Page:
The Artists’ Struggle
Generative AI is a rapidly growing field that has seen tech companies monetize its capabilities. However, the creators on whose work the AI is trained are questioning their fair share of the profits. The issue has sparked debates on whether artists should be paid and how much they deserve.
Artists and creators whose works are used to train generative AI models are demanding fair compensation, but companies have been reluctant to disclose specific compensation amounts. The lack of transparency makes it challenging for artists to decide whether participating in such models is worthwhile.
Open Letter from the Authors Guild
The concern raised by artists has gained significant attention, with a recent open letter from the Authors Guild, signed by over 8,500 renowned writers such as Margaret Atwood, Dan Brown, and Jodi Picoult. The letter urges generative AI companies to cease using authors’ works without proper authorization or compensation. Artists have also resorted to legal action, filing lawsuits against generative AI vendors like Stability AI, MidJourney, and Microsoft, citing copyright infringement and misuse.
Vendors Pledge to Establish Creator Funds
To address the concerns of artists, some vendors have committed to establishing “creators’ funds” and other means of compensating the creators whose works are used to develop generative AI models. Some companies have already launched such funds, presenting them as a step toward fair and sustainable business models for generative AI.
The Challenge of Determining Compensation
While the idea of compensating artists seems straightforward, determining the amount they can realistically expect to earn from these funds has proven to be a challenge. Generative AI models rely on copyrighted works and the usage license of publicly accessible content, disregarding the creators’ rights. Companies argue that their use of copyrighted works can fall under the “fair use” doctrine. However, legal disputes around this matter are ongoing, and public opinion mostly supports the artists, who often receive meager compensation compared to the enormous profits of tech and AI companies.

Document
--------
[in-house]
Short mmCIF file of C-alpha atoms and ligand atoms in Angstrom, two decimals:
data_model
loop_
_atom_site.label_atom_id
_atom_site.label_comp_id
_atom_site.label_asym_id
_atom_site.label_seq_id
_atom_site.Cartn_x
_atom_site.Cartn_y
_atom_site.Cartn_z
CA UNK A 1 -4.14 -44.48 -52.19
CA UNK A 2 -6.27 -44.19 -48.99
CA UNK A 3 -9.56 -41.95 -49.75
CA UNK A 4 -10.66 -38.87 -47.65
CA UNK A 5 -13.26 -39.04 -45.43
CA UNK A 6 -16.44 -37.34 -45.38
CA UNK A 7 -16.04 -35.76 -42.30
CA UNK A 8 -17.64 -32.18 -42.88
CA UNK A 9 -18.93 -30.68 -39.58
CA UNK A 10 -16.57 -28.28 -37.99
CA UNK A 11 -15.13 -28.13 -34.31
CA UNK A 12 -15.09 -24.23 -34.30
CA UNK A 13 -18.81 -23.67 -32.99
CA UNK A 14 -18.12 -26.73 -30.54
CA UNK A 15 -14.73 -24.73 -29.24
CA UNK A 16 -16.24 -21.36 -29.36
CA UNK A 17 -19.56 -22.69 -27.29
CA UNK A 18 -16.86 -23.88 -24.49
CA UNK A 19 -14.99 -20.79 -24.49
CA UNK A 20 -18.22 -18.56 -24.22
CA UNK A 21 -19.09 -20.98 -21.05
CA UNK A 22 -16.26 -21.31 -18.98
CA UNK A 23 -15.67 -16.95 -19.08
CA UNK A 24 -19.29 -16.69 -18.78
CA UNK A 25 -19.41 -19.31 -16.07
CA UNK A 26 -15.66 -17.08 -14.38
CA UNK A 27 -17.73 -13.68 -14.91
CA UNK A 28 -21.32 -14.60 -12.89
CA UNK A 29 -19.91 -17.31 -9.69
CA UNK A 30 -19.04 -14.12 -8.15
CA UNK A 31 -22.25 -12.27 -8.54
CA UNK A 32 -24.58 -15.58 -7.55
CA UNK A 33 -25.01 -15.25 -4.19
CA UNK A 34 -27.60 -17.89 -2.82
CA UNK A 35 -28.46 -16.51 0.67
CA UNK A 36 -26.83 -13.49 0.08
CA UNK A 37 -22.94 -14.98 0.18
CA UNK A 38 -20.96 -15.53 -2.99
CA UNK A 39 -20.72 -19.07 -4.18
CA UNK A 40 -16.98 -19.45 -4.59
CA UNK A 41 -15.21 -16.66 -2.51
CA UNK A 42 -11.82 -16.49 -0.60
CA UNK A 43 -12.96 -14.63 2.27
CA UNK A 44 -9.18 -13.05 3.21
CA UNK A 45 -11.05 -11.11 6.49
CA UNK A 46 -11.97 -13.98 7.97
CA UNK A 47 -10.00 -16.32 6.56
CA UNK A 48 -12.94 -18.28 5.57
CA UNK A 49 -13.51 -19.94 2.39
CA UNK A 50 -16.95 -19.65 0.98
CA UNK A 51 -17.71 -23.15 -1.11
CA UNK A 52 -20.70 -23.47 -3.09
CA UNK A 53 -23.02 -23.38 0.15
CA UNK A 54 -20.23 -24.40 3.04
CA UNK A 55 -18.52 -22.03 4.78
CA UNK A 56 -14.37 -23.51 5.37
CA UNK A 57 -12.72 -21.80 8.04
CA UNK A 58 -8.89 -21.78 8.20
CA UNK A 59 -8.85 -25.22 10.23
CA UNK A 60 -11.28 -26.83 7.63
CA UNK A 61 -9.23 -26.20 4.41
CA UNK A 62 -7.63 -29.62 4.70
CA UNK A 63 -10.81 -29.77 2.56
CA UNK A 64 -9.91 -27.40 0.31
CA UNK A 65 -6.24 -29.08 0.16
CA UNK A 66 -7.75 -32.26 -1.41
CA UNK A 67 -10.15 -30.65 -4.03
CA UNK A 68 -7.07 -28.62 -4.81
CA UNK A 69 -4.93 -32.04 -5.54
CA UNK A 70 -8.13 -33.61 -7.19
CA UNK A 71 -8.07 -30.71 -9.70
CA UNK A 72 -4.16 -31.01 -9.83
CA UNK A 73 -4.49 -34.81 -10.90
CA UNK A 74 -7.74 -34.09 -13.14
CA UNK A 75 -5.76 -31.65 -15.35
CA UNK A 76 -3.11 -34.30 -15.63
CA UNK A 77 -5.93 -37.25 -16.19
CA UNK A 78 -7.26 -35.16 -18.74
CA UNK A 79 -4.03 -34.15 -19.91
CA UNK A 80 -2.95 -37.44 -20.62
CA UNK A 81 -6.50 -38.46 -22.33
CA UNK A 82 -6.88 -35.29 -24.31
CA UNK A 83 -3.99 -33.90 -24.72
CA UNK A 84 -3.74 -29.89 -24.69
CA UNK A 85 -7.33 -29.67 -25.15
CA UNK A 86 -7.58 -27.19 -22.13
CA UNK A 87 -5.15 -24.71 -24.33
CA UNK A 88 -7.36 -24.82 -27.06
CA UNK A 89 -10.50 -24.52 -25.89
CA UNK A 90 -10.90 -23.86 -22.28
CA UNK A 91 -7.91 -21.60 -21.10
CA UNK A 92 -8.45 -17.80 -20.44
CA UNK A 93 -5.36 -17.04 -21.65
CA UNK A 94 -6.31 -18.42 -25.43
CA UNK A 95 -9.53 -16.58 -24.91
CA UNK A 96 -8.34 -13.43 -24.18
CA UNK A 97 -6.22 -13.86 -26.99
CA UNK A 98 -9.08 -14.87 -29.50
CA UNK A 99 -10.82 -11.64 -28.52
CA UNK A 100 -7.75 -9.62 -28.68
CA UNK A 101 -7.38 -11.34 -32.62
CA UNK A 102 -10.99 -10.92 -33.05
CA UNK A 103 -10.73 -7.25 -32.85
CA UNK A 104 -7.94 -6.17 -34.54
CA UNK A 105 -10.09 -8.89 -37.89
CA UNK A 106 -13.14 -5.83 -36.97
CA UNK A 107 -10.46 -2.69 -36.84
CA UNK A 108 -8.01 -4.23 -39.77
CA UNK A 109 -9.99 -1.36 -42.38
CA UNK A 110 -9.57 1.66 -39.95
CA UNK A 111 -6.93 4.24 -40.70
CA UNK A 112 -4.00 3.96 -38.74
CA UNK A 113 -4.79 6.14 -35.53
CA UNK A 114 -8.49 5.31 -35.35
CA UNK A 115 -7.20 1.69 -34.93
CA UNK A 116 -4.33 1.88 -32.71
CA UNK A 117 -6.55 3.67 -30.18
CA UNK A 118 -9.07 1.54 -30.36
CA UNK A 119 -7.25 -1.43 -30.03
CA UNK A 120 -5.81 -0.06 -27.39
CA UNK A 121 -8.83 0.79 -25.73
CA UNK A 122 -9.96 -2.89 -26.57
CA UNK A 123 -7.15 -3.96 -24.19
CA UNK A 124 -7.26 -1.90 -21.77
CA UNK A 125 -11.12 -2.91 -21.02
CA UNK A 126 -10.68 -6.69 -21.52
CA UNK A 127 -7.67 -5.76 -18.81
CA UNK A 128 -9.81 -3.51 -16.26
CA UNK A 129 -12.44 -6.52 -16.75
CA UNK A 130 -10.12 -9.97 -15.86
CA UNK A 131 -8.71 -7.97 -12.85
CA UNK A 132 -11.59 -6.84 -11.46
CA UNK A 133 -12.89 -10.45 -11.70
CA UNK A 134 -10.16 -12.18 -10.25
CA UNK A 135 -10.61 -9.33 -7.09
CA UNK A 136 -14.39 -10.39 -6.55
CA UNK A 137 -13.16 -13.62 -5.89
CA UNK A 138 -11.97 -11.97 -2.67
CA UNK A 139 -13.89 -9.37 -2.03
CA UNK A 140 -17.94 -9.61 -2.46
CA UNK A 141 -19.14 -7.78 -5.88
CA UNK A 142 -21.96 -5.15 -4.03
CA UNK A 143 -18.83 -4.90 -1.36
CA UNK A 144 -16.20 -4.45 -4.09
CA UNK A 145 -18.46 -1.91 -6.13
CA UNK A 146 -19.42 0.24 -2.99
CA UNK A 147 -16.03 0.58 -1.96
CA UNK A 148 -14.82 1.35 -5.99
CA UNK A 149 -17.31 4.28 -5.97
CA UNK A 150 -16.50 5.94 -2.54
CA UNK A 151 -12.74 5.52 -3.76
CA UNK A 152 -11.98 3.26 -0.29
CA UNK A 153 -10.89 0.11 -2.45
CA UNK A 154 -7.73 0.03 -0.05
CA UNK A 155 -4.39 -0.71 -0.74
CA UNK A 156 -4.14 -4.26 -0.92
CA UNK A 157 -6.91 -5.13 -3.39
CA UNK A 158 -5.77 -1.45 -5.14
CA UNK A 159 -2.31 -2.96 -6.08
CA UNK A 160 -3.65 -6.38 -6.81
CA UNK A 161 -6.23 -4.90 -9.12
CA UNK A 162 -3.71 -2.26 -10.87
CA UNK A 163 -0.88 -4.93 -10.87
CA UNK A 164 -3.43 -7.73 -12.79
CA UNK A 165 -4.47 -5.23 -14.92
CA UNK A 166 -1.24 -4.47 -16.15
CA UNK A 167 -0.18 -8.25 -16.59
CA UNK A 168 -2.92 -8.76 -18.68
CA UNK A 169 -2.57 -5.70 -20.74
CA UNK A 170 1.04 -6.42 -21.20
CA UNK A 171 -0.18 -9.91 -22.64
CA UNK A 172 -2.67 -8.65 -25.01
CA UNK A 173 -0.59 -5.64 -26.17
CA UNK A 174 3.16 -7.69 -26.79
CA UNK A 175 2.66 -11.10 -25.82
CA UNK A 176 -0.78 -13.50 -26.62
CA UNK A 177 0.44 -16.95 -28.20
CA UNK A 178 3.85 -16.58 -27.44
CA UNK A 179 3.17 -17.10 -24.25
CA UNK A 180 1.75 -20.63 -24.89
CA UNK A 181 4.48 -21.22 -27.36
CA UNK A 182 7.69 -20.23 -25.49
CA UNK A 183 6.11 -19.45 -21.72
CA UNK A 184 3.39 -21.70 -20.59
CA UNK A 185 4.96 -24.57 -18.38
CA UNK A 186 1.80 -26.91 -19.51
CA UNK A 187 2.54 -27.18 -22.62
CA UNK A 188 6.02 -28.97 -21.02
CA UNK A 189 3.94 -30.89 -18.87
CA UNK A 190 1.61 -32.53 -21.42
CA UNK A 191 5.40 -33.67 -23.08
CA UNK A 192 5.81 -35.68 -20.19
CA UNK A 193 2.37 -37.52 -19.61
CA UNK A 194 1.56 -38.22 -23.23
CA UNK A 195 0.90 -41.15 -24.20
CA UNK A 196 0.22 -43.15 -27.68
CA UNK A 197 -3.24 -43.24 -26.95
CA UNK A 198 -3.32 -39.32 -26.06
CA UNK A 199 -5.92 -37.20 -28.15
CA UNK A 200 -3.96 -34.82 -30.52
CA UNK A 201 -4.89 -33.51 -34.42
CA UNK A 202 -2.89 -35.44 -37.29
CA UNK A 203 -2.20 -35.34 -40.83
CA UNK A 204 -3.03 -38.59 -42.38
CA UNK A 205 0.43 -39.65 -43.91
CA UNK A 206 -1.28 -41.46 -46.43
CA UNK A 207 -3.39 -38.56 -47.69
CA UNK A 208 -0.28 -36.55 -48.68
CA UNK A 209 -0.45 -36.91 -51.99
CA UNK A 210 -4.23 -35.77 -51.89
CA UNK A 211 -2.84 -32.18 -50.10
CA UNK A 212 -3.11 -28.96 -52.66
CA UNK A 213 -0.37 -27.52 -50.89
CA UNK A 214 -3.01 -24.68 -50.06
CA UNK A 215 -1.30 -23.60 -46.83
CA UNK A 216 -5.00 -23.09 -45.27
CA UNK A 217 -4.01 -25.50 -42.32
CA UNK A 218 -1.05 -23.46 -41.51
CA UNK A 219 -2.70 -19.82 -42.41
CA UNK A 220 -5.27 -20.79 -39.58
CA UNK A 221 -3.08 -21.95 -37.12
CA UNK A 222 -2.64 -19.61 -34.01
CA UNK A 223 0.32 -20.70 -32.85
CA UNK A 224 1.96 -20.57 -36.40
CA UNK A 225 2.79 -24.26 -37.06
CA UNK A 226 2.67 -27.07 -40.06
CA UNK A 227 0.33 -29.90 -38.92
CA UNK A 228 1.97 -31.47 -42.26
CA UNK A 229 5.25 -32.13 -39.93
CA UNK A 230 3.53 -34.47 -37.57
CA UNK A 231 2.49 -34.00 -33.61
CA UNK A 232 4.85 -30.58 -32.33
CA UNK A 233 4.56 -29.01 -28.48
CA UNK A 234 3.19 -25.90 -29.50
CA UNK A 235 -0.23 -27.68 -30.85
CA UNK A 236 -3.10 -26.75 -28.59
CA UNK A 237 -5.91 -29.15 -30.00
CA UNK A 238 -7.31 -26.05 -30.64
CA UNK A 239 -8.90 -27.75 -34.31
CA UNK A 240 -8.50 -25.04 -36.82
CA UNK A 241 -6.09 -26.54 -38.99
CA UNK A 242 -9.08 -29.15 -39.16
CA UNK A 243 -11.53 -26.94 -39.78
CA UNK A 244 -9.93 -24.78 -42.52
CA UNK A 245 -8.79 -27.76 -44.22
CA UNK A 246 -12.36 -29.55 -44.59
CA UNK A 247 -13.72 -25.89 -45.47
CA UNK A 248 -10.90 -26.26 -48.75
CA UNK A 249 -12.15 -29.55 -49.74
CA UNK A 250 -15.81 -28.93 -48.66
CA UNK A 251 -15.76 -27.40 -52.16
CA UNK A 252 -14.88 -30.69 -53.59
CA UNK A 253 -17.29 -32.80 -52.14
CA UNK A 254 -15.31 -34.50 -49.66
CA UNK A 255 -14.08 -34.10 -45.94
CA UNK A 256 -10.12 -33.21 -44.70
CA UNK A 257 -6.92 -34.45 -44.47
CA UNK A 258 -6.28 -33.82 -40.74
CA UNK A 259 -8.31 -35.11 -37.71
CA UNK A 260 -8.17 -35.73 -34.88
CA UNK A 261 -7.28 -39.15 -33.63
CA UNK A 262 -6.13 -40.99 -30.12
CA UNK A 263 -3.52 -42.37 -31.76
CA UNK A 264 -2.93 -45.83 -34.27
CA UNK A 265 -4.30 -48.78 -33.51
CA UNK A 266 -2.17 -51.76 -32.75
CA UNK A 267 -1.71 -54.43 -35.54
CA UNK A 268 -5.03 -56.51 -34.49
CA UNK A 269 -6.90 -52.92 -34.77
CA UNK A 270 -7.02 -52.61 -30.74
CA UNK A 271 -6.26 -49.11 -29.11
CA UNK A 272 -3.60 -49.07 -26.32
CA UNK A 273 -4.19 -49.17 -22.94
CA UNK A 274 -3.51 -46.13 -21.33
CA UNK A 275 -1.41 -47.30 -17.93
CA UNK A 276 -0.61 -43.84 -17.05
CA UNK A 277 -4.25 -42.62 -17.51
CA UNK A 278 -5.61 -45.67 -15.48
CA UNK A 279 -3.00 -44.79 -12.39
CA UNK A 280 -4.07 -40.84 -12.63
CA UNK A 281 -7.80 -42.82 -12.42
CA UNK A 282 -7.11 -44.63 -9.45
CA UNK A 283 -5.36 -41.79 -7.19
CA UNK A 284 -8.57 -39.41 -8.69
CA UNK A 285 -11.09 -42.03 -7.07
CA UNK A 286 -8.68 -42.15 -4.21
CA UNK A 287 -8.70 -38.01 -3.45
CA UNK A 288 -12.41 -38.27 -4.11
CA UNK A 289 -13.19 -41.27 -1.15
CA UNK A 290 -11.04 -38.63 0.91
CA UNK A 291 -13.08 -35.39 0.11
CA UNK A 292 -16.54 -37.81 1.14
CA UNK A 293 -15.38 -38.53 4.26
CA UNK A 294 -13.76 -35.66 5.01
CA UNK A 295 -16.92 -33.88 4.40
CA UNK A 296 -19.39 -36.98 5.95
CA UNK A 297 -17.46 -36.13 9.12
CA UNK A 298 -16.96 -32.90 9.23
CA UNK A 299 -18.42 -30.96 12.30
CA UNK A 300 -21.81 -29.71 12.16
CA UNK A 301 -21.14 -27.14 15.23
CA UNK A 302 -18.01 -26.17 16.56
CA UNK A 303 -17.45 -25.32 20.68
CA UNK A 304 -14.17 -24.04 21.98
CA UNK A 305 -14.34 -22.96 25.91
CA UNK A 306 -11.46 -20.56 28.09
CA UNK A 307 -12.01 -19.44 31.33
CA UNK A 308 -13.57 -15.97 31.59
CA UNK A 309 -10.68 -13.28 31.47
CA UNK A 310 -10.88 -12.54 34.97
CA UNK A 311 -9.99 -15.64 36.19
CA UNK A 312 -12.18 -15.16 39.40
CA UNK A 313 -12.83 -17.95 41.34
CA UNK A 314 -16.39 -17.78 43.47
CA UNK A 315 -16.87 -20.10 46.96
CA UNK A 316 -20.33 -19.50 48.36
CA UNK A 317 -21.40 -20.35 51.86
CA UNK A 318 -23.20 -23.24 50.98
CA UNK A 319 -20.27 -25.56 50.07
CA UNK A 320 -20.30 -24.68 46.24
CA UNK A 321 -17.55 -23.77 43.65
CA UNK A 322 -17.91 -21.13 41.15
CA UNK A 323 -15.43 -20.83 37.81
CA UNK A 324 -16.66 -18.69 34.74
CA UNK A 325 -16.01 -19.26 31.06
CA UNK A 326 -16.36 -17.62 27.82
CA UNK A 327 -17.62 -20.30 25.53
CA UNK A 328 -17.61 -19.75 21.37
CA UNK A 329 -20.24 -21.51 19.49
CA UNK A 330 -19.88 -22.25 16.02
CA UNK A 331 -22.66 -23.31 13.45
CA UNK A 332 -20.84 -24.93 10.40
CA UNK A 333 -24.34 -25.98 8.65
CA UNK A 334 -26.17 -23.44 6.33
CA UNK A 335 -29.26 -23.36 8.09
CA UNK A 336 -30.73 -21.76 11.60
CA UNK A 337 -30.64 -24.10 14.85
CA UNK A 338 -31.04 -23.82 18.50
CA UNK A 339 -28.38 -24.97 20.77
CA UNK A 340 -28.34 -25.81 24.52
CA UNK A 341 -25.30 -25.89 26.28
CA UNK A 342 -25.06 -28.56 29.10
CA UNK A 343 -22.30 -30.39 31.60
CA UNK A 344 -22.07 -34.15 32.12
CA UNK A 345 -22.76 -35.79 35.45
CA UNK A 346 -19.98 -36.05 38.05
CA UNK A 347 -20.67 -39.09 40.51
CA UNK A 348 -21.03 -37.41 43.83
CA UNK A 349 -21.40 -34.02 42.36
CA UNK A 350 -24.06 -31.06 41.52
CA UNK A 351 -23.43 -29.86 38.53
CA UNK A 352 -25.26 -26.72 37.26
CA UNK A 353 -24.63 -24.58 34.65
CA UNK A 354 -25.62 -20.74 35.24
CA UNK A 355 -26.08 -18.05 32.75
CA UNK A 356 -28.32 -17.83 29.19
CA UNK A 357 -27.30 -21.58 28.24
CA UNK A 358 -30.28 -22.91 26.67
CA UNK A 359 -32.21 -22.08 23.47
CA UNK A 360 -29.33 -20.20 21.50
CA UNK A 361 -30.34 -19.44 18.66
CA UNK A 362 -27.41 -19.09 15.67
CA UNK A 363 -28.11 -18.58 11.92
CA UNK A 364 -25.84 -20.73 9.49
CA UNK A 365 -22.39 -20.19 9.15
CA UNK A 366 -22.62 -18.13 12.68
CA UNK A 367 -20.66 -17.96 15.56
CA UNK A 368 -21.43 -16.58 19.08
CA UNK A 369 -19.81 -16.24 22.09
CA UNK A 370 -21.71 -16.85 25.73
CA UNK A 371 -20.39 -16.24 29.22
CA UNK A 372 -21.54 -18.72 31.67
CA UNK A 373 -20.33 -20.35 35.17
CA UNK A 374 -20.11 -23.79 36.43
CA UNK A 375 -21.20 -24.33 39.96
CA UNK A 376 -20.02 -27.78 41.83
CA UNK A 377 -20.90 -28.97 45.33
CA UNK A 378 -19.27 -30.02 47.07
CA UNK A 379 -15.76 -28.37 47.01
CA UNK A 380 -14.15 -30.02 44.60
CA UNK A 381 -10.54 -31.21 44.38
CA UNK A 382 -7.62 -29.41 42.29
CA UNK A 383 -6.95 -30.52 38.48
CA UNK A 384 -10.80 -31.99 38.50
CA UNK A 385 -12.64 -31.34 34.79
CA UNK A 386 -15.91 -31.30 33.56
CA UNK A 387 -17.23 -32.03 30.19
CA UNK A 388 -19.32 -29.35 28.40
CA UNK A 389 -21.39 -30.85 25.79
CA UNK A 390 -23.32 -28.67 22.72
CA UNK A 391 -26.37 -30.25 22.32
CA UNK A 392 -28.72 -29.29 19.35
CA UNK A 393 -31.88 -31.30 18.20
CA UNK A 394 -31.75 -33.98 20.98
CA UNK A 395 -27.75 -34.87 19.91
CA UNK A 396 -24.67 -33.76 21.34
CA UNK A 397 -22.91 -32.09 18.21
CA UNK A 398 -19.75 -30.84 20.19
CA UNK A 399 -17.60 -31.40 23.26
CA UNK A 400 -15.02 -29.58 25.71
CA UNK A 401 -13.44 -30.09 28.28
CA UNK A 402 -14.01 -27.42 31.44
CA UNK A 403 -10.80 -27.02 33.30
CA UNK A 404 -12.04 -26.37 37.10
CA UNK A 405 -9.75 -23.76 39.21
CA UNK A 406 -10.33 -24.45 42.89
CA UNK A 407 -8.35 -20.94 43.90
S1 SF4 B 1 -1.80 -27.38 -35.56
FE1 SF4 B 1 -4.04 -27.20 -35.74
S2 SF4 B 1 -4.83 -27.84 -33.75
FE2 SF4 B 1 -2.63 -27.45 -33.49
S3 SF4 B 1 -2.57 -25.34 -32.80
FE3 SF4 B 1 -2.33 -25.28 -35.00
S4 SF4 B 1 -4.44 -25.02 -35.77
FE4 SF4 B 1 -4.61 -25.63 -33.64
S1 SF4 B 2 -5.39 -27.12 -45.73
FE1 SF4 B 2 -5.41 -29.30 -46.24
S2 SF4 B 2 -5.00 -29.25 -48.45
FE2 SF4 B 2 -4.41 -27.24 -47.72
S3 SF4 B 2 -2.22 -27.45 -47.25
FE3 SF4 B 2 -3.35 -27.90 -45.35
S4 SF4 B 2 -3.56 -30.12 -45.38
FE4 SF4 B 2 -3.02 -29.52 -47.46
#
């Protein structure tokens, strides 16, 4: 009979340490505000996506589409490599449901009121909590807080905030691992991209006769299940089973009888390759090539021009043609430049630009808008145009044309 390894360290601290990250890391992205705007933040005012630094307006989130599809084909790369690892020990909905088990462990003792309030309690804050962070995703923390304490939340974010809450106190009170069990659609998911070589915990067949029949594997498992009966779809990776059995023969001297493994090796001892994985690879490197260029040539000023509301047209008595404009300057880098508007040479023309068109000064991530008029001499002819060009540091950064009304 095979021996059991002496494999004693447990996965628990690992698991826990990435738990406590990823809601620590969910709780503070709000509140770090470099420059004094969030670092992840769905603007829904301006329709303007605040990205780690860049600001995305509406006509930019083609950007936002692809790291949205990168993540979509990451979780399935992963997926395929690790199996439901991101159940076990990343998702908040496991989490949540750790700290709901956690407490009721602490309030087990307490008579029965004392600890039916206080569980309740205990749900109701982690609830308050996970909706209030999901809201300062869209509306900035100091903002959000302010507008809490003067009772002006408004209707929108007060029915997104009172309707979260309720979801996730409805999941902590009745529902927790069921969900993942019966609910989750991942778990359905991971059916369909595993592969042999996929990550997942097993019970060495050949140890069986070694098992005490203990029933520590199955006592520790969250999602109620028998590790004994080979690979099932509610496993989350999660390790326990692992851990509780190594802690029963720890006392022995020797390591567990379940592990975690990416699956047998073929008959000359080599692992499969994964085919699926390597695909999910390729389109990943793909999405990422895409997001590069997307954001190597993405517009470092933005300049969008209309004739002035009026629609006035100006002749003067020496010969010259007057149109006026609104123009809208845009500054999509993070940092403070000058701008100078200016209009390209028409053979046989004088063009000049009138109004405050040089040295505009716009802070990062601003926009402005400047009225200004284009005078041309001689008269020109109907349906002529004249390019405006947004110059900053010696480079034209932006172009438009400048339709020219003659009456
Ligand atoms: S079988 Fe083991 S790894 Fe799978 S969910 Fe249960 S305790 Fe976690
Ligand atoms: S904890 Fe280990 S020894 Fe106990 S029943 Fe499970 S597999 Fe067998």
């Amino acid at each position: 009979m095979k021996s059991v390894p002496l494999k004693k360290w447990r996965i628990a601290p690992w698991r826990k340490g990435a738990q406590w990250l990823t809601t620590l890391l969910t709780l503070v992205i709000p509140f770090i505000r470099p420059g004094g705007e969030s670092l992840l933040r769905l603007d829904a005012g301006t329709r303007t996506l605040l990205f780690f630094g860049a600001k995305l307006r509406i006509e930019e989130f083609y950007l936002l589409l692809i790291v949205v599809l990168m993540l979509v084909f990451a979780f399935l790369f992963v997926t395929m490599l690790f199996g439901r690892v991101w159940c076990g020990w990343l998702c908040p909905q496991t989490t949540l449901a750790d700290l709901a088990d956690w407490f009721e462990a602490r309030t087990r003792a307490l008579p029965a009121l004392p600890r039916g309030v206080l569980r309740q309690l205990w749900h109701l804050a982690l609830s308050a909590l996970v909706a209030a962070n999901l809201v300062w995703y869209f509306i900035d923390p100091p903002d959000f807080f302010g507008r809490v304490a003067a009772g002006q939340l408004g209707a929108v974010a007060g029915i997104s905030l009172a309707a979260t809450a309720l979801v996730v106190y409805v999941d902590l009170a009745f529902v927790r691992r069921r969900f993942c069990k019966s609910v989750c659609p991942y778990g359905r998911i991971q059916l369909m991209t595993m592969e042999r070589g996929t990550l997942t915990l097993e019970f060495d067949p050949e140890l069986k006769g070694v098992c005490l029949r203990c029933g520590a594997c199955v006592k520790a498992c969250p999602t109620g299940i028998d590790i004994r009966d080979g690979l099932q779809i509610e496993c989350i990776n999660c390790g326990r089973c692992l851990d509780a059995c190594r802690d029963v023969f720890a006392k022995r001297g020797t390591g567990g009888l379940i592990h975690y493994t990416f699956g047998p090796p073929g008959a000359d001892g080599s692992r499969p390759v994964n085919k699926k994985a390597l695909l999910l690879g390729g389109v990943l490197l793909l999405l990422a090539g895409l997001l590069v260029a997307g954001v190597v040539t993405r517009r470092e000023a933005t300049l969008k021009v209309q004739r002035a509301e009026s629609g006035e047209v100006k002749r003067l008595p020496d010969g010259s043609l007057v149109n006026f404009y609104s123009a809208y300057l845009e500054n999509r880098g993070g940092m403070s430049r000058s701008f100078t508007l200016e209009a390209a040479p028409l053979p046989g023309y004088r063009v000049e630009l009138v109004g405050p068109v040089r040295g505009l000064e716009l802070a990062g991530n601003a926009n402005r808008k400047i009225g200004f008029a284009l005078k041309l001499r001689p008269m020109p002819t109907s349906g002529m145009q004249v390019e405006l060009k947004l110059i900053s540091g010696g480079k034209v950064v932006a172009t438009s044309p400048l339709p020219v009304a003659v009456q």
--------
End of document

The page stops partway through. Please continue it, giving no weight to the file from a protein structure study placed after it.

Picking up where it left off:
Vague Terms and Lack of Clarity
Companies like Adobe, Getty Images, Stability AI, and YouTube have introduced or promised ways for creators to share in the profits generated by generative AI. However, these companies have been unclear about the specific amount creators can expect to earn. This lack of clarity makes it difficult for creators to make informed decisions about allowing vendors to train AI models on their works.
Adobe’s Bonus Structure
Adobe, which trains its generative AI models known as Firefly on images from its stock asset library, has implemented a bonus structure. This once-a-year bonus is “different for each contributor,” but Adobe did not disclose the specific details or dollar amount involved. Contributors must reach a $25 minimum threshold to make a withdrawal, and the company does not guarantee perpetual bonus payments.
Other Compensation Schemes Remain Unclear
Similarly, Getty Images plans to pay contributors to its generative AI tool on an “annual recurring basis,” but the specifics regarding payments and licensing revenue are undisclosed. Shutterstock, another vendor offering generative AI tools, distributes one-off payments through its Contributors Fund, but only limited information is provided about the payment structure.
The Lack of Concrete Compensation Schemes
Surprisingly, the mentioned compensation schemes are the most concrete examples found thus far. Other vendors have yet to provide clear compensation structures or even an estimate of the average earnings for creators. Excuses range from the newness of the technology and business models to the wide variation in potential earnings. These explanations, however, may not satisfy creators who heavily rely on contract income to sustain themselves.
Hope for Transparency
While the future of generative AI compensation remains uncertain, some startups are attempting to be transparent and focused on creators’ interests. Braia, for example, trains its AI strictly on licensed images and has a revenue-sharing model that allows artists to set prices per AI training run based on the impact of their contributions.